Developing Musical Instruments for People with Physical Disabilities

Music Technology
Developing Musical Instruments for People with Physical Disabilities

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East London-based engineering and designing studio Bare Conductive recently developed a new digital musical instrument accessible to everyone, including those with physical disabilities. The new technology allows an artist to express himself freely through music, regardless of physical limitations. It is one of the first instruments that is accessible for all people, enabling everyone to experience the healing power of music.

Matt Johnson, at Bare Conductive, told me “the new musical medium isn’t meant for mass production, but it is an impressive manifestation that depicts just what the Touch Board plus coding can do.” Bare Conductive collaborated with Vahakn Matossian from Human Instruments to design an instrument from scratch that could both allow for real musical expression and require skill. See the video below.

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The new instrument was built using Bare Conductive’s Touch Board and Electric Paint. The Touch Board is a circuit board that converts conductive materials into something interactive. Based on Arduino Leonardo, the board allows any conductive material to be linked with downloadable MP3 files, sounds or motion sensors. This means a basic piece of wall art can become equipped with motion-triggered music.

Bare Conductive’s Electric Paint also allows ordinary objects to become extraordinary. The team of engineers isn’t giving up any secrets as to how its paint is made, but it is applied like a normal water-based acrylic paint. It dries quickly and can be removed with soap and water, but because it’s conductive, it allows you to paint wires into your own circuits. The tool was intended for rapid prototypes and works with everything from electrical materials and microcontrollers to sheets of paper and cloth.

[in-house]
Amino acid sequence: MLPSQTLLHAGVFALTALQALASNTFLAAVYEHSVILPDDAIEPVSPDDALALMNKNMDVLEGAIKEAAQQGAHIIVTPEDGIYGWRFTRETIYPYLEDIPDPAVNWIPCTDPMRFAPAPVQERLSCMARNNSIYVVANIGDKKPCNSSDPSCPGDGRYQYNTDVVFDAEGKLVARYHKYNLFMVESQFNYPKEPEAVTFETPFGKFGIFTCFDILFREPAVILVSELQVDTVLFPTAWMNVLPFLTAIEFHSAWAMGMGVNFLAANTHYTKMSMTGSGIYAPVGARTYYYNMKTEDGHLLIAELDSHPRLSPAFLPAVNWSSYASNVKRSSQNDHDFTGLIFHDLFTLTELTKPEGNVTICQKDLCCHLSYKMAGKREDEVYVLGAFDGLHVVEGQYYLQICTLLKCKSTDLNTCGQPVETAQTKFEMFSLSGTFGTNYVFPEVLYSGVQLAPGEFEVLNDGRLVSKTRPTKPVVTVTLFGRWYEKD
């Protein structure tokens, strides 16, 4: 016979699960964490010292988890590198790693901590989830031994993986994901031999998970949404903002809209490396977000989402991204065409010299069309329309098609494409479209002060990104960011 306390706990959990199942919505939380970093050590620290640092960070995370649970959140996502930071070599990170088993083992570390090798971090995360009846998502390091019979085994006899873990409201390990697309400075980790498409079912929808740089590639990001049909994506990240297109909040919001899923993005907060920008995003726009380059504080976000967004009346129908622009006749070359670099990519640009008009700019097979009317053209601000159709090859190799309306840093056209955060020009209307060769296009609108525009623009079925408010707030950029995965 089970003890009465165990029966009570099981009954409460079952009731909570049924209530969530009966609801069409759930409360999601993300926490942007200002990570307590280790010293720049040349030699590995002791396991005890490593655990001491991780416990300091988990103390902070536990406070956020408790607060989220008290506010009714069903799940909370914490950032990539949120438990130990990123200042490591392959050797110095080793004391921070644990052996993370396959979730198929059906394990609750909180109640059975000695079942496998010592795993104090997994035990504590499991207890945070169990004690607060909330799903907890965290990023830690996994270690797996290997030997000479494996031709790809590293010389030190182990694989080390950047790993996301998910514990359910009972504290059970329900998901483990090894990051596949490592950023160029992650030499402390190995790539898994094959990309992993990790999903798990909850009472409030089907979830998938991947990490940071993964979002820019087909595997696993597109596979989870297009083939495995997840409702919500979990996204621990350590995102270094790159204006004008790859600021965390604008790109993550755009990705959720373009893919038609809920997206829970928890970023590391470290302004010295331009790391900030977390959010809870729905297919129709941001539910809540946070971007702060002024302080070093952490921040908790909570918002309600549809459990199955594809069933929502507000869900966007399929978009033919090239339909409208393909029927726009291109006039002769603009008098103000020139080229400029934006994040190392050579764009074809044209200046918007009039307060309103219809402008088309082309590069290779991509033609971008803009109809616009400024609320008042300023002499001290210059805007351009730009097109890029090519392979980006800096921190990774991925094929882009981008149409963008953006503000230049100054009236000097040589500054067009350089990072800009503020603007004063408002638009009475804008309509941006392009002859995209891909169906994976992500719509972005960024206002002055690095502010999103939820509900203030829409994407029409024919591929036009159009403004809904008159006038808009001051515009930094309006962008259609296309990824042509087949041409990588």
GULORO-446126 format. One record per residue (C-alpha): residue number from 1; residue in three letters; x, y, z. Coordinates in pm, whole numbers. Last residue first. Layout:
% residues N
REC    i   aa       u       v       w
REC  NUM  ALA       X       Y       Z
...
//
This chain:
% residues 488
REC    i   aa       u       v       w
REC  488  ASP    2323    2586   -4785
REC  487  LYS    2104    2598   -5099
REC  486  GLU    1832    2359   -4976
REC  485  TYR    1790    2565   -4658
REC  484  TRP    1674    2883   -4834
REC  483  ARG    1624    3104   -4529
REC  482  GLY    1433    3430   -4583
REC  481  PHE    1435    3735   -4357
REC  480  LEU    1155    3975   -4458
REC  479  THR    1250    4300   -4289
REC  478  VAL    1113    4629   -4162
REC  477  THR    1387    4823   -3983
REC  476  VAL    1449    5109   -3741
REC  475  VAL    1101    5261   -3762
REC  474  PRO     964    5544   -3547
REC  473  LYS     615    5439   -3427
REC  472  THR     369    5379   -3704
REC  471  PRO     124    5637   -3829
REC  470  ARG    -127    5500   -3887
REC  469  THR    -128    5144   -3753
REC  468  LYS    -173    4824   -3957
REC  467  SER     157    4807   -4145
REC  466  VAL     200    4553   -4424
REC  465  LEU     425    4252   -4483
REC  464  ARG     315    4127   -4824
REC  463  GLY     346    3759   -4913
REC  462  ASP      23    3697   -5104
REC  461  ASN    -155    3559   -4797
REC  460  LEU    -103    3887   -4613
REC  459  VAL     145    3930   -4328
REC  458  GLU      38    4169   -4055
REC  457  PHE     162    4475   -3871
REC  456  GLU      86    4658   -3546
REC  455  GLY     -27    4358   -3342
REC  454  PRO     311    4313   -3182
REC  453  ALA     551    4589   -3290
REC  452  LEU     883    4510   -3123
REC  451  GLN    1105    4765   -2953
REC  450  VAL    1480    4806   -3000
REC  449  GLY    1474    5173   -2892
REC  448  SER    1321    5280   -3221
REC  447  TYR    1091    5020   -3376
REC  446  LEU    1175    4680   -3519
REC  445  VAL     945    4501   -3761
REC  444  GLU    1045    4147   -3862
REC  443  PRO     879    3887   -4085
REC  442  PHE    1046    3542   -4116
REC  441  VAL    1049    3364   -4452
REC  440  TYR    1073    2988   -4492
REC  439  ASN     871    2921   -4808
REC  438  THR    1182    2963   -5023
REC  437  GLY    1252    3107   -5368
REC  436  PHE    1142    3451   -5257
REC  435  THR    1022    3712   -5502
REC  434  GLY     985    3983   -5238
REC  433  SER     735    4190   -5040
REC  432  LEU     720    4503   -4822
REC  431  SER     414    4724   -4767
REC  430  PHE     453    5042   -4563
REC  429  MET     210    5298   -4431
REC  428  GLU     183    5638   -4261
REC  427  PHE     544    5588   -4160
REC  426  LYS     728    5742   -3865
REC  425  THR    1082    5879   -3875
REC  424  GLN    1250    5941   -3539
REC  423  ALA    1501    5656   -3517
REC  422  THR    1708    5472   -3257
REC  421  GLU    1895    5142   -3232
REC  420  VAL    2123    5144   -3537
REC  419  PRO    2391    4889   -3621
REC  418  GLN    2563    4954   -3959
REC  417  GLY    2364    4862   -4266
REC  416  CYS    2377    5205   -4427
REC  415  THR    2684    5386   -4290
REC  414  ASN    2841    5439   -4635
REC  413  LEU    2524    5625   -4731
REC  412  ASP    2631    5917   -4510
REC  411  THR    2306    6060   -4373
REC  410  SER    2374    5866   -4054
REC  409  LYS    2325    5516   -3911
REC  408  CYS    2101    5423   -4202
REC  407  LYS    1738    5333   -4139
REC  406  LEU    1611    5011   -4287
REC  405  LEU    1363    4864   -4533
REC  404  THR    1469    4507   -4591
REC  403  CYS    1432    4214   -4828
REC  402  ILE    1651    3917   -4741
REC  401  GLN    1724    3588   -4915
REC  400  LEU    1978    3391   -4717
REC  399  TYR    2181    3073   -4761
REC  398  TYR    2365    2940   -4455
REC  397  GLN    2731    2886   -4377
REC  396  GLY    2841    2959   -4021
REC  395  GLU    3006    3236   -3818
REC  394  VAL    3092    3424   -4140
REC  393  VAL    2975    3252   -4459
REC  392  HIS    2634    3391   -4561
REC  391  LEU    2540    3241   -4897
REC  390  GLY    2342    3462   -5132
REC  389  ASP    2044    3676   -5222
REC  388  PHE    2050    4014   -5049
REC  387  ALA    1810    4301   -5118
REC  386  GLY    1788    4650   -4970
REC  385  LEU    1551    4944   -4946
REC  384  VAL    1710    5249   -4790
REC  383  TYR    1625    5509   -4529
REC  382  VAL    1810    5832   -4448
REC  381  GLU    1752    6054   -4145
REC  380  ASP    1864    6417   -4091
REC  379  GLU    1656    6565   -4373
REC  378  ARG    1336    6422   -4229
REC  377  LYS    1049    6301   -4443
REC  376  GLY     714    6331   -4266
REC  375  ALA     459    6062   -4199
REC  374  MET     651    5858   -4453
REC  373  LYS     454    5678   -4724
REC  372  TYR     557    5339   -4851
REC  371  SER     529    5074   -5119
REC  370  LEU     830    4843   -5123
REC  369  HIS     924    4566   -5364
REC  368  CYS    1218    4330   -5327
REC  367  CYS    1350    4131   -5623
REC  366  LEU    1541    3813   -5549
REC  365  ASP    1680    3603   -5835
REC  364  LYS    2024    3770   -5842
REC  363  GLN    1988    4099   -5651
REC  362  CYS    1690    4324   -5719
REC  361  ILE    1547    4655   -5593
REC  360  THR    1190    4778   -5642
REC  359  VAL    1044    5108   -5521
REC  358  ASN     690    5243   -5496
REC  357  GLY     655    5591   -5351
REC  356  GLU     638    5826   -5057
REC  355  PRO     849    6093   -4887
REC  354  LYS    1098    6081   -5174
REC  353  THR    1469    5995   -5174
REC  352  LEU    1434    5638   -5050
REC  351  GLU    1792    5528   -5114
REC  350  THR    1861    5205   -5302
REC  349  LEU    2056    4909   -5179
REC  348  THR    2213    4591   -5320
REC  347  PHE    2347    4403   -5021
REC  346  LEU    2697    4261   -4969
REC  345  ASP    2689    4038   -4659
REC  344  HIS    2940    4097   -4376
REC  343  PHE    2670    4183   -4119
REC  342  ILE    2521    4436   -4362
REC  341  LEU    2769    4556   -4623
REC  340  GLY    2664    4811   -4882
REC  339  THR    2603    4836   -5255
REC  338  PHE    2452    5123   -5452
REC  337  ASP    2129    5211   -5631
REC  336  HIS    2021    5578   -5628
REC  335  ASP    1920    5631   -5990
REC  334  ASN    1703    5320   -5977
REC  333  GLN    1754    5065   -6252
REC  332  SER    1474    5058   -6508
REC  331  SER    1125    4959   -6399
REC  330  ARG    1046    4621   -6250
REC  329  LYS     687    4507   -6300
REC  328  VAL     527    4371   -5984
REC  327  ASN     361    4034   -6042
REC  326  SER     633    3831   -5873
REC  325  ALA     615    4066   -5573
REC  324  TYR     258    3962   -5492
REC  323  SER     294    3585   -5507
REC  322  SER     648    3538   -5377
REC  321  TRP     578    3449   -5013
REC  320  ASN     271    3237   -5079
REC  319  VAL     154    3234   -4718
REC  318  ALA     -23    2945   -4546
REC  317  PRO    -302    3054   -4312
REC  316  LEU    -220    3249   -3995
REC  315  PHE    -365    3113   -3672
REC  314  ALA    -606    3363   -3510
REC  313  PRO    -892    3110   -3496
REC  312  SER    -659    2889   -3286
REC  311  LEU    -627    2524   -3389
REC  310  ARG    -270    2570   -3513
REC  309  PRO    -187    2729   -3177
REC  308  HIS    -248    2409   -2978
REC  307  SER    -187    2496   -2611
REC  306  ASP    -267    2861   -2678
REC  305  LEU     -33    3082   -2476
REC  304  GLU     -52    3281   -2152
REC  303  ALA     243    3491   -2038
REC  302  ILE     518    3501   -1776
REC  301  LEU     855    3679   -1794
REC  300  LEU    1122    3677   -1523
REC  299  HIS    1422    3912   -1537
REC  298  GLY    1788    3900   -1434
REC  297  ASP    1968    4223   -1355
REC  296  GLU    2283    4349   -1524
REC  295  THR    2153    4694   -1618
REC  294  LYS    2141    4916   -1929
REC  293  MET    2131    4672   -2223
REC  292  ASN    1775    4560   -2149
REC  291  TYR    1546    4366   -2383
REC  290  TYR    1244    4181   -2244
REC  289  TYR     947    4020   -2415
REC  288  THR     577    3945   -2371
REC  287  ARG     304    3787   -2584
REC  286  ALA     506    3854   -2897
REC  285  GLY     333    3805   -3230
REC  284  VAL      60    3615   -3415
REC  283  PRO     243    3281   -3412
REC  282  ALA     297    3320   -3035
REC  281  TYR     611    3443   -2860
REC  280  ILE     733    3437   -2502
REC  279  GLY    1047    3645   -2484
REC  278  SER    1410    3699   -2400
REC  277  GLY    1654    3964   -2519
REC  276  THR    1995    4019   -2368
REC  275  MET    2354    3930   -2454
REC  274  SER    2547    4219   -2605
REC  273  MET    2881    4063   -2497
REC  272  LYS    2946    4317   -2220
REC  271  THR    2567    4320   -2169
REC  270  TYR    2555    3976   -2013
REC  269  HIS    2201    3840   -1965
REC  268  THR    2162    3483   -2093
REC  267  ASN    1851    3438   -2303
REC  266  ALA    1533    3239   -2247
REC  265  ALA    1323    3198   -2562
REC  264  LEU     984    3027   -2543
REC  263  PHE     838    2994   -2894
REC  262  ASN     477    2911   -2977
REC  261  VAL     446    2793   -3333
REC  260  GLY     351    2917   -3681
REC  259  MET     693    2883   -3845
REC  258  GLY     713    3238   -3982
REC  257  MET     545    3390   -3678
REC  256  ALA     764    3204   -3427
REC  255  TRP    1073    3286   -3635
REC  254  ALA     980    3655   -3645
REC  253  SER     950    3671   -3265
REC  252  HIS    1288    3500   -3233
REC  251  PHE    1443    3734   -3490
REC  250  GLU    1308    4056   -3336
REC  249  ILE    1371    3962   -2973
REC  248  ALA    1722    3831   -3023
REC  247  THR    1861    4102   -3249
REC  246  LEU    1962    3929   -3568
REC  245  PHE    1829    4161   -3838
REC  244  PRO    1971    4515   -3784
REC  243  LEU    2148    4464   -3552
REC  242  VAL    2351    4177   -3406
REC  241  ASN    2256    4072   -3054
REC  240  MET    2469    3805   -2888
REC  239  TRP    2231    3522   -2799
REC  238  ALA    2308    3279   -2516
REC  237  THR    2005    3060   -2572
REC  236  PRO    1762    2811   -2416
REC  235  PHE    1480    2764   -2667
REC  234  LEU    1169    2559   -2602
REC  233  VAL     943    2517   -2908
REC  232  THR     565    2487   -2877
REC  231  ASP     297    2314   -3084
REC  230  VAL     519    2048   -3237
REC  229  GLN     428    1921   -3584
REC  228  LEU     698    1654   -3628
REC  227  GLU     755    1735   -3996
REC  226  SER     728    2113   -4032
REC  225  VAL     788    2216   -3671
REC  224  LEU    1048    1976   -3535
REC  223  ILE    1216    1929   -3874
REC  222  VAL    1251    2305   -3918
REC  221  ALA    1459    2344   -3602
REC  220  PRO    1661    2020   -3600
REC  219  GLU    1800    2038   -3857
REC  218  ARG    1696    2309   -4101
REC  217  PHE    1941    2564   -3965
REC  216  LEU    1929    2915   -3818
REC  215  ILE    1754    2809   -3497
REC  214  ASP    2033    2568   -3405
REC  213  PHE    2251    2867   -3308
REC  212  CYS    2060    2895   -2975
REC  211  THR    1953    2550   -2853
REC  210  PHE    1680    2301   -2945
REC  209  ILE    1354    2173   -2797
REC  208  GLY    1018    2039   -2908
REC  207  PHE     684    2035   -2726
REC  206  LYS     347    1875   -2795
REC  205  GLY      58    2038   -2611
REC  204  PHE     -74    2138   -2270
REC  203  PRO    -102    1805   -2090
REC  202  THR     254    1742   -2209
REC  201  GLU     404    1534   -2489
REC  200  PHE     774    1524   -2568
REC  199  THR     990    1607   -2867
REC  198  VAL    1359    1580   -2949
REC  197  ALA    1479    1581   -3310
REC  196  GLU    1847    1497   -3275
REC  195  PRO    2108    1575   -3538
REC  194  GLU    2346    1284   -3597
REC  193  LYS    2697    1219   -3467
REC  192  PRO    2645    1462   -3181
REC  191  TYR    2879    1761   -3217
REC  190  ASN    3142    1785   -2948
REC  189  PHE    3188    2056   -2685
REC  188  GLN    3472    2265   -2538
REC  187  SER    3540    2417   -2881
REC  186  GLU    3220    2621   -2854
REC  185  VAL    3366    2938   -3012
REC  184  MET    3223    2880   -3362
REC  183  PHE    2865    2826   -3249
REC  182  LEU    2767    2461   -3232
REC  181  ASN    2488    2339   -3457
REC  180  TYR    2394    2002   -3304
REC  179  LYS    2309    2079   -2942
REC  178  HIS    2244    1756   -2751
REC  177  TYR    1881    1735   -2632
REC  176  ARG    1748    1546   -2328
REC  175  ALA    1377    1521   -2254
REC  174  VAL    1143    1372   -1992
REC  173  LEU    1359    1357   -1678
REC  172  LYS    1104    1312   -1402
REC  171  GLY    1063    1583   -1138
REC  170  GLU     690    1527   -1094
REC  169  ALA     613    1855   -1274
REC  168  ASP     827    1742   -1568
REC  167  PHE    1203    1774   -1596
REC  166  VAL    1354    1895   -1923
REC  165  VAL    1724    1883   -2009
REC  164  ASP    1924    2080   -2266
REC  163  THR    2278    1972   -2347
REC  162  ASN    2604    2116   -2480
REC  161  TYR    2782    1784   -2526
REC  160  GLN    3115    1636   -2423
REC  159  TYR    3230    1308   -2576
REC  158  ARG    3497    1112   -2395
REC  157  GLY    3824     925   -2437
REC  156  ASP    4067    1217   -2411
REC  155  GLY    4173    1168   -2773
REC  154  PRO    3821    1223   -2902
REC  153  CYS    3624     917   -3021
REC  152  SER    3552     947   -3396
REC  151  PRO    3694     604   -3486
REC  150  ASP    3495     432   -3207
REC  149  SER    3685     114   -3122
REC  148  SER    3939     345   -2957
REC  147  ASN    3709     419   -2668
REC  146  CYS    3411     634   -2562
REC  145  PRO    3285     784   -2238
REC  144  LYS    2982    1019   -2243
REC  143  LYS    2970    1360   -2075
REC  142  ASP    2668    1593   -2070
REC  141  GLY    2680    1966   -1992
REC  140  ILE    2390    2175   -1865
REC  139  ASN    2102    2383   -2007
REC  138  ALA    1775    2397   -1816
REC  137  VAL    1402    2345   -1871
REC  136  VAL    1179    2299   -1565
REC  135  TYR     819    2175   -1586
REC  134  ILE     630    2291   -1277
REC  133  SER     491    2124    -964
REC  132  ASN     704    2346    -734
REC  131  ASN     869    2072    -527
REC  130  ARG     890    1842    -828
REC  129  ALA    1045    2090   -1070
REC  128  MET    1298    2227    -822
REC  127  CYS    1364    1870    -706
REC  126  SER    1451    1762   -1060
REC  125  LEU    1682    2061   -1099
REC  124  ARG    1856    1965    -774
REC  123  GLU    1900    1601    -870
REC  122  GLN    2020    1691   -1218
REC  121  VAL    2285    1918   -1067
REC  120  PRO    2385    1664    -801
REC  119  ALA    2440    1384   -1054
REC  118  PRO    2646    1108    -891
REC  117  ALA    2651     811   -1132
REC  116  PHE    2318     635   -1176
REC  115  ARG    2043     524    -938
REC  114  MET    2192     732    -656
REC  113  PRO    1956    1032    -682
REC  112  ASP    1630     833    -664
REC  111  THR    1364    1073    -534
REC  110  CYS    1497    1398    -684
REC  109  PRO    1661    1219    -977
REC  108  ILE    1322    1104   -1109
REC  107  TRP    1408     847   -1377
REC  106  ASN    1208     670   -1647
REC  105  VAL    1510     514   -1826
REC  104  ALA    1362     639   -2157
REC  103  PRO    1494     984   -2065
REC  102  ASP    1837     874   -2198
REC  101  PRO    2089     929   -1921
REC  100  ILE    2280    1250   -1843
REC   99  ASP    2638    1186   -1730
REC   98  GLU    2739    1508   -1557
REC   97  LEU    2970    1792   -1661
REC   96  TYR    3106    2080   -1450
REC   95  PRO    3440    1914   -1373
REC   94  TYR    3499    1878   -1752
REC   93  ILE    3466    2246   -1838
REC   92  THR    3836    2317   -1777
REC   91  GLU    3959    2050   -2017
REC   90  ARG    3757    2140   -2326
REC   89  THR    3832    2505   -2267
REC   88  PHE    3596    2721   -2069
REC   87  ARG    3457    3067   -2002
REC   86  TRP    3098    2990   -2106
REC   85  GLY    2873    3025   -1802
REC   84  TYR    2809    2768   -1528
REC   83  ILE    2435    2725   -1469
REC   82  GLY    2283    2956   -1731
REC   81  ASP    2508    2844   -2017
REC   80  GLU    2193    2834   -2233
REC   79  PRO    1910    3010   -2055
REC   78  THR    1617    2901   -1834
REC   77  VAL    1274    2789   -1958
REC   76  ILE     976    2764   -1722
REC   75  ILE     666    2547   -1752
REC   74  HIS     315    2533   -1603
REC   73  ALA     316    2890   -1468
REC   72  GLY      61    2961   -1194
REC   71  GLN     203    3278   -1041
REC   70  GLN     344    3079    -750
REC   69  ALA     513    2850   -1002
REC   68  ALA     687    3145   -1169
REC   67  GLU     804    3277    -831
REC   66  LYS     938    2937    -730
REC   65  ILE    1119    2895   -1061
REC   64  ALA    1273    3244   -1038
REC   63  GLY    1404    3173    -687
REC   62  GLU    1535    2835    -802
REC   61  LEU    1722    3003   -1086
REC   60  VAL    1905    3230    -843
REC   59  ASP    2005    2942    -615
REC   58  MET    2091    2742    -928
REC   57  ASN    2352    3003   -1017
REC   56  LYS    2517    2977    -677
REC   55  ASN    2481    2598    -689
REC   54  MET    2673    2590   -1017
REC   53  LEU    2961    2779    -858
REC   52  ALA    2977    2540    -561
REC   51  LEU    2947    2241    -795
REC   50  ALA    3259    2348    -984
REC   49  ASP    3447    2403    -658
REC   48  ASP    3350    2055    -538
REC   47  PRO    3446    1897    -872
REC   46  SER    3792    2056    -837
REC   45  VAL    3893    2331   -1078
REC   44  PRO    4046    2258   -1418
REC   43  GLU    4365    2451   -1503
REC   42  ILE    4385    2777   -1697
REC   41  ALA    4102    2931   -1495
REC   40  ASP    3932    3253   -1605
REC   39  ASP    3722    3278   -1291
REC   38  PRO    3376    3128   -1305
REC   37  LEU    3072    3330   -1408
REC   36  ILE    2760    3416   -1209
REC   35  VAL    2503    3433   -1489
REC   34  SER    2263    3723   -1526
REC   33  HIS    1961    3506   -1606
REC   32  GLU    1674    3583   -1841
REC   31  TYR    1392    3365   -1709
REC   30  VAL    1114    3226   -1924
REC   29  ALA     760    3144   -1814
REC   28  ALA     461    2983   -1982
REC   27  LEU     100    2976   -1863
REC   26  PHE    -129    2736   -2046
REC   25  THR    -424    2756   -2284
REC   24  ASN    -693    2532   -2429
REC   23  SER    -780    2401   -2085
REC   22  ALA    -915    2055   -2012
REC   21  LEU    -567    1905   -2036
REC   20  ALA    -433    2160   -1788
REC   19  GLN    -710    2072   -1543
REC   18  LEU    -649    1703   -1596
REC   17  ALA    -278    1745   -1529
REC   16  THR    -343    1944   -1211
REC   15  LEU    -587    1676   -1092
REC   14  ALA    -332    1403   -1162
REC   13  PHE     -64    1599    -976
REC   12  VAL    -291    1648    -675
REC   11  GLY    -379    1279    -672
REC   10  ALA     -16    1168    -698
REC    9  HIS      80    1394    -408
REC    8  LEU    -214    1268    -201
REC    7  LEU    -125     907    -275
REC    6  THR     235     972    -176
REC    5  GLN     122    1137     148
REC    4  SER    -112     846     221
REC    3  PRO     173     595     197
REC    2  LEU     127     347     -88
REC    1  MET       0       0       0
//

Using these two tools, the team of engineers and designers got to work. The team used Electric Paint on custom-made wooden boards to create sensitive keys and sound effects. These were then connected to Touch Boards and coded, enabling the keys on each board to control chords and notes. The instrument also features a breath-sensitive tube that controls octave and tone. The range of sounds that can be played with the instrument enable artists to develop their own style and sound that is unique — something every musician discovers but was not previously accessible to many disabled aspiring musicians.

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The development team worked closely with various musicians to perfect the expressive technology, including composer Cosmo Sheldrake and musician John Kelly, who has a physical disability. Together, the team developed a complex product that was both accessible to Kelly and challenging enough to engage Sheldrake. Bare Conductive hopes it is just the beginning for the next generation of expressive technologies.

“As it stands we see that this instrument isn’t a product in itself, but rather it’s a demonstration of the sensitivity and robustness of the Touch Board. This sensitivity and robustness allowed us to create an expressive instrument. This is so much more than pushing a button. It requires skill to play it well, but because of this it can deliver beautiful and unique results,” – Matt Johnson of Bare Conductive

The instrument, which has not been named, will not come to market as an official product, but Bare Conductive does plan to make some of its design and coding details available to the making community, so others can benefit from the freedom this new technology offers to the world of music. Music is an incredible tool for self-expression and this initiative brings that freedom to anyone who cares to play.

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